You may not know the music of Simon Lomax (you should) but he creates wonderful soundscapes that are, to use a cliché, cinematic in their scale. Listening to his All That Is Gone tune gives you an idea of how wide a soundstage these speakers throw, and yet it doesn’t feel to be overexaggerated. This song builds textures upon textures and goes from very quiet to being very loud, but not once do these speakers seem phased and respond quickly and present the whole so you can “see” the layers of sound and almost feel the waves of the pads wash over you. It all feels very organic and natural again with control and speed in the way sounds disappear and come to the fore.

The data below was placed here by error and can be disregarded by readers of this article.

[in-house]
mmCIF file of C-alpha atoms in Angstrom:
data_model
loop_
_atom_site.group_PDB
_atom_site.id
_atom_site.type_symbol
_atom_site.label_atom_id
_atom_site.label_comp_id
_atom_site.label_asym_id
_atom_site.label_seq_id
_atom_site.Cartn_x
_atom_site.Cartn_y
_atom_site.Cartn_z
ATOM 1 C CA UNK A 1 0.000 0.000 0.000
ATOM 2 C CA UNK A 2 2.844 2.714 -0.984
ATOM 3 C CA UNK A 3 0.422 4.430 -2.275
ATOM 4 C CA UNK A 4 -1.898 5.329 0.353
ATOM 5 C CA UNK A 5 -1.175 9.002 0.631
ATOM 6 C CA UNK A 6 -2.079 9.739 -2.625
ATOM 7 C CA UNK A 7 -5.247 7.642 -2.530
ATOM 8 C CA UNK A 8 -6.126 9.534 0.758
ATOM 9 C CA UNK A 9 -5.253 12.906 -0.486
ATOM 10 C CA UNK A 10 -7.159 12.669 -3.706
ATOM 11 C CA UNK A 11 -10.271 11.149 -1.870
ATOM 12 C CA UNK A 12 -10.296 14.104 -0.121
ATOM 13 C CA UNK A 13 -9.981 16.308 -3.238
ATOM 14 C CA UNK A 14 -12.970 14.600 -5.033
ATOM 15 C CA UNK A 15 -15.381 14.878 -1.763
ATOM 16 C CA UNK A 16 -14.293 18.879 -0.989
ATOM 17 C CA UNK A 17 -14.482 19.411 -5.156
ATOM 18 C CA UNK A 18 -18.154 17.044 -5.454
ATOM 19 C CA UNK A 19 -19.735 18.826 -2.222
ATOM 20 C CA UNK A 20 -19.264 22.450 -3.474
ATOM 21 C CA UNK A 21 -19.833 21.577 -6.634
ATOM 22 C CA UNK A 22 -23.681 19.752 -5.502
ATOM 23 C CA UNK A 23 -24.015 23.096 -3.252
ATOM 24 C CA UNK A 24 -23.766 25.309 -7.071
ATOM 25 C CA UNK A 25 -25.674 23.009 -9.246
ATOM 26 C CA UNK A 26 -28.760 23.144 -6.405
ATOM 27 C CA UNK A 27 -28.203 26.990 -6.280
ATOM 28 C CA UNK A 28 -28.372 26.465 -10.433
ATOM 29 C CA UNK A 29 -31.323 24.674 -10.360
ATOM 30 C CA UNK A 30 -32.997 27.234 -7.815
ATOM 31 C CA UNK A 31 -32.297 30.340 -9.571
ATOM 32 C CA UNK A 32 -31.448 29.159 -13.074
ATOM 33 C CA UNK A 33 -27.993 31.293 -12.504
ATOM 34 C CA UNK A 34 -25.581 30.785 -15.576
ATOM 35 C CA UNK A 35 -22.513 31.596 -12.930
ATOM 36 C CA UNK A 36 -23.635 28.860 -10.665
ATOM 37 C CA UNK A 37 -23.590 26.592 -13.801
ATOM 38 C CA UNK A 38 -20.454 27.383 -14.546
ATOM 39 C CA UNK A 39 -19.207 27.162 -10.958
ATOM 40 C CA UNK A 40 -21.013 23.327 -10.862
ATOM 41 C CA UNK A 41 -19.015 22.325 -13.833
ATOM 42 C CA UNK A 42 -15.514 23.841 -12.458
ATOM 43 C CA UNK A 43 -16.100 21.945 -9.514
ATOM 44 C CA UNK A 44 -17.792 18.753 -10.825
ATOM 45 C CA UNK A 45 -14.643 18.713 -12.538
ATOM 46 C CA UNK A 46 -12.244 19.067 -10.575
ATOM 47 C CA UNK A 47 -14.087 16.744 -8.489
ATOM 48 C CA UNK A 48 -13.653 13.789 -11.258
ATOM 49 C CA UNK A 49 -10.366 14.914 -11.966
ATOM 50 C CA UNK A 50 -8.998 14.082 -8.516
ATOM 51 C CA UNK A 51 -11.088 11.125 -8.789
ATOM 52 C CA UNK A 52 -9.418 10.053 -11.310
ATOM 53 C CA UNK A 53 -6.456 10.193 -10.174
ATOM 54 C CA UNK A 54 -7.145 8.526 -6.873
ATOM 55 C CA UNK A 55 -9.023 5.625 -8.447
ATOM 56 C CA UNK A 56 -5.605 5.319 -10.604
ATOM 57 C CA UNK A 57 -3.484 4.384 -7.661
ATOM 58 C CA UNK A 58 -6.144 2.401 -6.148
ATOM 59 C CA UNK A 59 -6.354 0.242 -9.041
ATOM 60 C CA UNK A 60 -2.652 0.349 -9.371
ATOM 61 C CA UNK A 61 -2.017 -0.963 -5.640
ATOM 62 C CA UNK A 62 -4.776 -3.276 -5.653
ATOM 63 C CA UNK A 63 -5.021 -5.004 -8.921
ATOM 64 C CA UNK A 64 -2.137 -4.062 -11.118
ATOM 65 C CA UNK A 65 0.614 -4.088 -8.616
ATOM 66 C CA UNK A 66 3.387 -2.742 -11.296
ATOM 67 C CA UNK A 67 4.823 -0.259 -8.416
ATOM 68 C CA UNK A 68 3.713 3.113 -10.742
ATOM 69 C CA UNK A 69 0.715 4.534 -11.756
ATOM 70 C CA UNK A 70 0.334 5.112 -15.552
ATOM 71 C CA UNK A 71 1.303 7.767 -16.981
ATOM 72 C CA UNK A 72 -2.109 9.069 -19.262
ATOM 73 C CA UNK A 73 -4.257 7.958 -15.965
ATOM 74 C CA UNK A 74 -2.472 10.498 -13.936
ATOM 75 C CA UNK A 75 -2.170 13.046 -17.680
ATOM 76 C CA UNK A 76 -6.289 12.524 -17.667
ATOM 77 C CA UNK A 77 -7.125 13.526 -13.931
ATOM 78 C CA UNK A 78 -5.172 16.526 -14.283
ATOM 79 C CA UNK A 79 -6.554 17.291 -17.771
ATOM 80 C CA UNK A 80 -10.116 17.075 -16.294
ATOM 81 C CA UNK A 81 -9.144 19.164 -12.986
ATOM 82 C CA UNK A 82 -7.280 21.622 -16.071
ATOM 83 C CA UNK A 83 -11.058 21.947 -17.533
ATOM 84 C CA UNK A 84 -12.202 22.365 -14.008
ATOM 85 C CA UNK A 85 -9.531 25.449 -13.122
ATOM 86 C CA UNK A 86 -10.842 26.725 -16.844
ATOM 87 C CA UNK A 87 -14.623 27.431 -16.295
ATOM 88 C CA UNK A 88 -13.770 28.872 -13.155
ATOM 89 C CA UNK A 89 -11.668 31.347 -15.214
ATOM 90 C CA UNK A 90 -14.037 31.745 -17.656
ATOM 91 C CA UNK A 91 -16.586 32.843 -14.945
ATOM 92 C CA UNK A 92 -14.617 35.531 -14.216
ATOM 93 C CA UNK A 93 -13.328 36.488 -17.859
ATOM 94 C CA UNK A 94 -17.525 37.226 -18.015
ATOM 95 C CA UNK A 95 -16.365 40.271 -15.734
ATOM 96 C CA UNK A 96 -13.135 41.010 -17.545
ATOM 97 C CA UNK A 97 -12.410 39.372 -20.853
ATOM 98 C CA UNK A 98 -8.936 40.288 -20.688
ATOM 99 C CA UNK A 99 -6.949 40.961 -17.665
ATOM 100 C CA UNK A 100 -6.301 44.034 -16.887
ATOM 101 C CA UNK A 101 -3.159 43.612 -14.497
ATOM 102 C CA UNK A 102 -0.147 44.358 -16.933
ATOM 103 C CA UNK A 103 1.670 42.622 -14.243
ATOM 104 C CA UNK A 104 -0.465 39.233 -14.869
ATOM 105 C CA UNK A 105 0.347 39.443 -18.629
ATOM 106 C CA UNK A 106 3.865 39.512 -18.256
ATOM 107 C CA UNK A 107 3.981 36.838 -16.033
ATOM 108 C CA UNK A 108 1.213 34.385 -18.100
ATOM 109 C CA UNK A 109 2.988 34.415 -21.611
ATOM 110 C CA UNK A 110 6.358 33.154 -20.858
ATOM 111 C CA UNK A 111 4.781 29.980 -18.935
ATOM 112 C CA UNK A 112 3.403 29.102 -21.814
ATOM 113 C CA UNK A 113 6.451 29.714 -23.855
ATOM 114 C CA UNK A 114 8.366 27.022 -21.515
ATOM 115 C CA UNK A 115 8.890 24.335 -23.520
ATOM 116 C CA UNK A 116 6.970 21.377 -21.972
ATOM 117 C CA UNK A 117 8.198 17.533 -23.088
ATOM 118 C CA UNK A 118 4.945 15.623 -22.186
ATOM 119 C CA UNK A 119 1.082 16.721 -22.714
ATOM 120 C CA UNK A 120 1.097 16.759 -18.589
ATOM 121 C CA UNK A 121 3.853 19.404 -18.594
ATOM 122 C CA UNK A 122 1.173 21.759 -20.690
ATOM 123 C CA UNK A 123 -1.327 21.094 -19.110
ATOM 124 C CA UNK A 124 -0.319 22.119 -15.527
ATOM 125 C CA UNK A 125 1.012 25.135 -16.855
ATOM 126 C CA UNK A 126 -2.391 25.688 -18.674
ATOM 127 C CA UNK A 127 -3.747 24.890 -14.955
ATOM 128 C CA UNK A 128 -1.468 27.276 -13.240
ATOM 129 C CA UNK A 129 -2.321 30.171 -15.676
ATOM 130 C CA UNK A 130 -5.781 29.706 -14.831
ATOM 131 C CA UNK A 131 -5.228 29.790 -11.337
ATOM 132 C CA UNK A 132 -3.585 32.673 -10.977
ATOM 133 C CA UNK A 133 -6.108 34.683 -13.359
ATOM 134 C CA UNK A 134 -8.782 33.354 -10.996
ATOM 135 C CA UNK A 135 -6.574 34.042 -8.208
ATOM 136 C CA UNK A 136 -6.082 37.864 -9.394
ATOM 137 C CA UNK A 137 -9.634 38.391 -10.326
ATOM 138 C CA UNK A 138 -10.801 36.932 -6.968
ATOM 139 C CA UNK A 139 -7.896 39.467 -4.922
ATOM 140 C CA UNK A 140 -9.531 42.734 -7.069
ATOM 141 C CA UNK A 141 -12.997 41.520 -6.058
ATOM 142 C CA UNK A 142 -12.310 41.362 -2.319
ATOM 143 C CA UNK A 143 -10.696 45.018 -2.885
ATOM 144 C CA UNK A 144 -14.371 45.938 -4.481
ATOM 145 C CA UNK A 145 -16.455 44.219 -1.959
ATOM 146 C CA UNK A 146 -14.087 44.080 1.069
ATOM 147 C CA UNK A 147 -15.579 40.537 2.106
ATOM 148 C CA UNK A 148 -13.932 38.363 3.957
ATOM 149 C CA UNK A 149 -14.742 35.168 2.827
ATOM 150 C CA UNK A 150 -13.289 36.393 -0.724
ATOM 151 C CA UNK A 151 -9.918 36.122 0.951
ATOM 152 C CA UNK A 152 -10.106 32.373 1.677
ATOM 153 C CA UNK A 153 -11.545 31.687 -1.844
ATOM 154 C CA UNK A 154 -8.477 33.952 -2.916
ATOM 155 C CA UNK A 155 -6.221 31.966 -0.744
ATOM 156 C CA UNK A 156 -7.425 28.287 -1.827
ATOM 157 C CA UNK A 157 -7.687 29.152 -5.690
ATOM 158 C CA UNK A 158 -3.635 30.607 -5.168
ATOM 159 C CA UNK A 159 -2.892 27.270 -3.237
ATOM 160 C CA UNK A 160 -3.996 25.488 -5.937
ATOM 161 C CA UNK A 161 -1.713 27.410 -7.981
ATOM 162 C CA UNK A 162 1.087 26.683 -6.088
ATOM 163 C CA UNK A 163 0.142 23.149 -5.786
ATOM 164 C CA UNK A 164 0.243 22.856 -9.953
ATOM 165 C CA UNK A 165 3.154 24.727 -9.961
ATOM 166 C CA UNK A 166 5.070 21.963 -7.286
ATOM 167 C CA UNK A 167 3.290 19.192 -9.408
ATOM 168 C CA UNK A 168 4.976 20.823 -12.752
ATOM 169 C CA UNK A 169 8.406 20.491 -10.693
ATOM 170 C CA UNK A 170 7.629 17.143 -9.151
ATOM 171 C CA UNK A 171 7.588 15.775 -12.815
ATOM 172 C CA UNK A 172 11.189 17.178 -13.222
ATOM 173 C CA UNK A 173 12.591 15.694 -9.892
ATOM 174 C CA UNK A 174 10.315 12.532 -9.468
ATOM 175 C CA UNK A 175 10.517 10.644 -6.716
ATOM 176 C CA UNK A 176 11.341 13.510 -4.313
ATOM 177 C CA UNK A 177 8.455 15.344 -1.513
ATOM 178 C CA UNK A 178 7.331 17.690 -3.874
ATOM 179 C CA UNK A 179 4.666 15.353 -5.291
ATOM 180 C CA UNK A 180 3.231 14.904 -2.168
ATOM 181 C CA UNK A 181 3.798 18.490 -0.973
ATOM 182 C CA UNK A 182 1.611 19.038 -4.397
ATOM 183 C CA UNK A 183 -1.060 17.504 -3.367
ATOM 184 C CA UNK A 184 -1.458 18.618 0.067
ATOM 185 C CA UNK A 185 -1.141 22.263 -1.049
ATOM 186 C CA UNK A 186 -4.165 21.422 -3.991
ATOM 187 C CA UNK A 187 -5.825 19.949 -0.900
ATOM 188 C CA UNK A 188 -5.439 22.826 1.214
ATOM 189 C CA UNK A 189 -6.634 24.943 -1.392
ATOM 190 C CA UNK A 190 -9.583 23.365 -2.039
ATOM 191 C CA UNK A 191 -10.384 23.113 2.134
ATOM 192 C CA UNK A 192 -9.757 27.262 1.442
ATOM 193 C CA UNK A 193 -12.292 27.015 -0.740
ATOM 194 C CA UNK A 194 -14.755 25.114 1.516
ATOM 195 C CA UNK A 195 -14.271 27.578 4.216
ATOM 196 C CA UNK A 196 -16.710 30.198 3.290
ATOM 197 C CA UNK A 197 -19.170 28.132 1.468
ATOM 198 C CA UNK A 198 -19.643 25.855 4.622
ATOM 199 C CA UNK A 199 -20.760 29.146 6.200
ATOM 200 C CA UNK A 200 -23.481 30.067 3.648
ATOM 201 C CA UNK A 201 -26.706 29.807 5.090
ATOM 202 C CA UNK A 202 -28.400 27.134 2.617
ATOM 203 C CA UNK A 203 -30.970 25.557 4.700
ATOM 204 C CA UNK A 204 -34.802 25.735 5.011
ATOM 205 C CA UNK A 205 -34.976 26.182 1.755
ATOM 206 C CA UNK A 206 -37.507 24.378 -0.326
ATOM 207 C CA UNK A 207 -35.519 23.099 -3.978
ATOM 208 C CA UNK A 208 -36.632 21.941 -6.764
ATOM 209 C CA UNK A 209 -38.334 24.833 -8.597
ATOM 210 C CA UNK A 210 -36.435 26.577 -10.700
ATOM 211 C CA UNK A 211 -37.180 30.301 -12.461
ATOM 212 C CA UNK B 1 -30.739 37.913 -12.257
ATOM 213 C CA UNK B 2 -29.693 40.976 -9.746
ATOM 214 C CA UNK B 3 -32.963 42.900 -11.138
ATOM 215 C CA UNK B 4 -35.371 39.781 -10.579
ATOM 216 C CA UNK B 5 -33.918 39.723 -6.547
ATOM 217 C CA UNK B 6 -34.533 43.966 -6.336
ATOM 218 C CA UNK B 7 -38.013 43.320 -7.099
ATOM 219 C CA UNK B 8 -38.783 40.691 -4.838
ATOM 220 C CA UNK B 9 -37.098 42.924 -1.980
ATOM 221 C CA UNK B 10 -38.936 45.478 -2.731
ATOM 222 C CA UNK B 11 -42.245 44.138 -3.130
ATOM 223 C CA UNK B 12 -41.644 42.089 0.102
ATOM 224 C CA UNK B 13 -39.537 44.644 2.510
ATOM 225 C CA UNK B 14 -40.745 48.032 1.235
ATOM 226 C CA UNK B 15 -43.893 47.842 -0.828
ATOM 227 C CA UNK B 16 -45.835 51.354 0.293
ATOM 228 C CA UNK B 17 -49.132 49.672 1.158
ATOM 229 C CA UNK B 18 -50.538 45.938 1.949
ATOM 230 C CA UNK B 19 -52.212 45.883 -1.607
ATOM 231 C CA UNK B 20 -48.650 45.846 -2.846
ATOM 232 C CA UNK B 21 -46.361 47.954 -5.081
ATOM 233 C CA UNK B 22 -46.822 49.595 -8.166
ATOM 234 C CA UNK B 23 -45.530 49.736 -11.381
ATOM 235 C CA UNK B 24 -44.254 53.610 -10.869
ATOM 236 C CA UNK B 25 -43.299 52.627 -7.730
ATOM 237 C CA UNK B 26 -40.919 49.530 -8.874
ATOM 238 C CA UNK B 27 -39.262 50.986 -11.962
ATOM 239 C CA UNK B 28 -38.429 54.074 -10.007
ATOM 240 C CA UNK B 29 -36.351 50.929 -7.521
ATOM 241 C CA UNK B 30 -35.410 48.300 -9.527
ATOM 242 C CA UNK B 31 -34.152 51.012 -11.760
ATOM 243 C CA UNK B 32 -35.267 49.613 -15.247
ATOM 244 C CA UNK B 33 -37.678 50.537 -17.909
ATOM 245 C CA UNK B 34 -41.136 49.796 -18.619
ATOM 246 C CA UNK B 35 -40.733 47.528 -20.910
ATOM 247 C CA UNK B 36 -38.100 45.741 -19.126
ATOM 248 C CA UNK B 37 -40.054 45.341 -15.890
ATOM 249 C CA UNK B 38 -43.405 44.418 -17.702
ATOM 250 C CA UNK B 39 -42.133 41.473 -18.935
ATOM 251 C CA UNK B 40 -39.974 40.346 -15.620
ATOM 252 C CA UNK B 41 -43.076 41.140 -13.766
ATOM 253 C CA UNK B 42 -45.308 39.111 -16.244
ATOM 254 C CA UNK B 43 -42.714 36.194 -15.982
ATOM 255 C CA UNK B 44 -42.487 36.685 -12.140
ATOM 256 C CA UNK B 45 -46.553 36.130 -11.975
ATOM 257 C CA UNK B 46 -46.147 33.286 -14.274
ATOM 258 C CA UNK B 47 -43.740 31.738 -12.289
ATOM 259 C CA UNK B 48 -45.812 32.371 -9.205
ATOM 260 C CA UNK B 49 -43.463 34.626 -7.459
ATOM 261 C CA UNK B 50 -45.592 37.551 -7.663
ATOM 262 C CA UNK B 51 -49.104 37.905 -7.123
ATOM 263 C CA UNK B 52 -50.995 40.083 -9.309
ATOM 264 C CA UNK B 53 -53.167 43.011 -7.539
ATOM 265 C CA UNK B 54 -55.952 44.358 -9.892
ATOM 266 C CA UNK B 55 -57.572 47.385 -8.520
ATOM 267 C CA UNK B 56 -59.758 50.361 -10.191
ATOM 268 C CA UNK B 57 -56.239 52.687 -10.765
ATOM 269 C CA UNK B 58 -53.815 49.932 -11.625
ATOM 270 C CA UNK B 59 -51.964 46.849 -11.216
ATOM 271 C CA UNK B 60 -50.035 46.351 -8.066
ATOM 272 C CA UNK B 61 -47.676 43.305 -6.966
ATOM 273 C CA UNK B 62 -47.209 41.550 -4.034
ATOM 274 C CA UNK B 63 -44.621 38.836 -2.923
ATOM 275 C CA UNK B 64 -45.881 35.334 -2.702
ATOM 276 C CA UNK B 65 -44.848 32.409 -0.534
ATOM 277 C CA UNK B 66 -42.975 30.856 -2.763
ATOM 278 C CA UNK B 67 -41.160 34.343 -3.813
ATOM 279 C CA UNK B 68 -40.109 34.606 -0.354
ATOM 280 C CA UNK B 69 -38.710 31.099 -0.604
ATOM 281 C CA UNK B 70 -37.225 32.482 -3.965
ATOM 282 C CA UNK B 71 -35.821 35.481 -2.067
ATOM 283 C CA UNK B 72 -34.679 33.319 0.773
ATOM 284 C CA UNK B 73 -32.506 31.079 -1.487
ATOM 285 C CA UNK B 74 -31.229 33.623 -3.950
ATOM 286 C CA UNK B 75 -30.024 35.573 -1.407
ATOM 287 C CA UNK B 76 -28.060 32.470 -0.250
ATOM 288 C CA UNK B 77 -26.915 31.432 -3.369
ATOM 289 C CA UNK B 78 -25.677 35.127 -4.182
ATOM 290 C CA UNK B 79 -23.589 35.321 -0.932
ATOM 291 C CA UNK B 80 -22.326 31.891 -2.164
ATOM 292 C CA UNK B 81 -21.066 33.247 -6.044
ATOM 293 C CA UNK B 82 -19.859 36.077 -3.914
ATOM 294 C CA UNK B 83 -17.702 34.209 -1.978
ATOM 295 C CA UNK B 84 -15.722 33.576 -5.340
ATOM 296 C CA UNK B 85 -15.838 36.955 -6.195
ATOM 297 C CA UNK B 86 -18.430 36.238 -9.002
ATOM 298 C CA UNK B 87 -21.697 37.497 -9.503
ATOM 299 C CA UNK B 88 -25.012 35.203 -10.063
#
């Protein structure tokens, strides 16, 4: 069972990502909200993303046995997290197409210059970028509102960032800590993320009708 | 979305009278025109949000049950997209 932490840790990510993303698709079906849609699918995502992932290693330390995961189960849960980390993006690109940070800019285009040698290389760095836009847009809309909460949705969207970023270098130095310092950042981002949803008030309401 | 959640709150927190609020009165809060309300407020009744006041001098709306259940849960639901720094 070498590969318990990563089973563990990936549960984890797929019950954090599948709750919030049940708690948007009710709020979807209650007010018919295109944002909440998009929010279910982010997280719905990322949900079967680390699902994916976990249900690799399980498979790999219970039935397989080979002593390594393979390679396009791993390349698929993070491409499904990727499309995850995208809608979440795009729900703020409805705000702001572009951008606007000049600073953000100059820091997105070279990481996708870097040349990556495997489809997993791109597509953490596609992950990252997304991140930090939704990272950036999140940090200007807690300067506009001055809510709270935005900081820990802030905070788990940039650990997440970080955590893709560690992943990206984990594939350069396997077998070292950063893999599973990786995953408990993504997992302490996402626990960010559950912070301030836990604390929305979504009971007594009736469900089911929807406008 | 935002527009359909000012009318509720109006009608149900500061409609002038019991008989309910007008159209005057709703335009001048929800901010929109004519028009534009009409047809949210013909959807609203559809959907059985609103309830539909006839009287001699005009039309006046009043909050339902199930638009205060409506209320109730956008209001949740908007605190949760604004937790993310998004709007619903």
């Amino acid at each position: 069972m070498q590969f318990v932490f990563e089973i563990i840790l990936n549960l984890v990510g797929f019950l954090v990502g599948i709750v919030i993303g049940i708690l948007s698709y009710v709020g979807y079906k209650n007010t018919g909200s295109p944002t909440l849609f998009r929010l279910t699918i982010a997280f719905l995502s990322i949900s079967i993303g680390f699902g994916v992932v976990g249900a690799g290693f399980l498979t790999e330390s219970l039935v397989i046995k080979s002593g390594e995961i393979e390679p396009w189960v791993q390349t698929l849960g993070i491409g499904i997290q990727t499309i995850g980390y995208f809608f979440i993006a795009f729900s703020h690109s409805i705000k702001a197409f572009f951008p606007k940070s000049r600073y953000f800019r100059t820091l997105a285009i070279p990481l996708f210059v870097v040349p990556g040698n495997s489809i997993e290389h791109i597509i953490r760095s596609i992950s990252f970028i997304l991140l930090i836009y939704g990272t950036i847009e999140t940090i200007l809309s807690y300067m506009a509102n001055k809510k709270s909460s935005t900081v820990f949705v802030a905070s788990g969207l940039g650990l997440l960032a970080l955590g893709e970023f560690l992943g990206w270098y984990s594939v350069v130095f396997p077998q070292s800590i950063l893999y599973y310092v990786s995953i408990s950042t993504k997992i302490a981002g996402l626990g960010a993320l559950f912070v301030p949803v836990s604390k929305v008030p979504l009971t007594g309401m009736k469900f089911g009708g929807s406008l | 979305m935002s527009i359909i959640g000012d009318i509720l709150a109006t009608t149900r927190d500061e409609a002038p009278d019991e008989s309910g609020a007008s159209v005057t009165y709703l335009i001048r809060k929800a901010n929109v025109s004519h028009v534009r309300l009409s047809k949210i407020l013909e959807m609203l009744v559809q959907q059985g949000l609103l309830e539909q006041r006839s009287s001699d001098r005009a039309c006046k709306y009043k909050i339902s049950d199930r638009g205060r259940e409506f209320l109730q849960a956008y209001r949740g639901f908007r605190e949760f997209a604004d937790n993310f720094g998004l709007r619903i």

Let’s change the tone a bit shall we and pop on a bit of Roy Harper in the form of his fantastic Flat, Baroque and Berserk. His voice is delicate, to the point of being on the edge of breaking at times and this is conveyed beautifully by the Myas, with Hangman sounding fabulous. Harper’s guitar playing is more complex than it initially seems and again detail is presented really nicely through the Myas. The album ends with Hell’s Angles with guitar panned for the main to the left channel and organ to the right with drums panned between the two and Harper’s voice being mainly central but with hard panning left and right at times and again this is represented very well with the Myas – I’ve said this about a few pairs of speakers we have had in for review recently but there is a very “monitor” kind of feel to the Nime speakers which I enjoy. Now, this track is a complete departure from the other tunes on the album being more rock orientated, but the Myas are unphased and what stands out for me is the rock-solid bass guitar that sits bang in the middle of the mix throughout whilst the rest of the mix goes a bit mental. These speakers feel accurate and solid in their positioning of instruments in the mix however hectic things get and I like that a lot! There’s a bit at the end of Hell’s Angels where the recording is just of Harper in the studio talking and giggling with loads of reverb – “jazz cigarettes” may have been involved I feel – and you do get a real feeling of being on the other side of the glass looking in on Roy in a bit of a state in the live room. By the way, if you don’t have this record or know Roy Harper then go and buy it, it’s quintessentially English and superb throughout!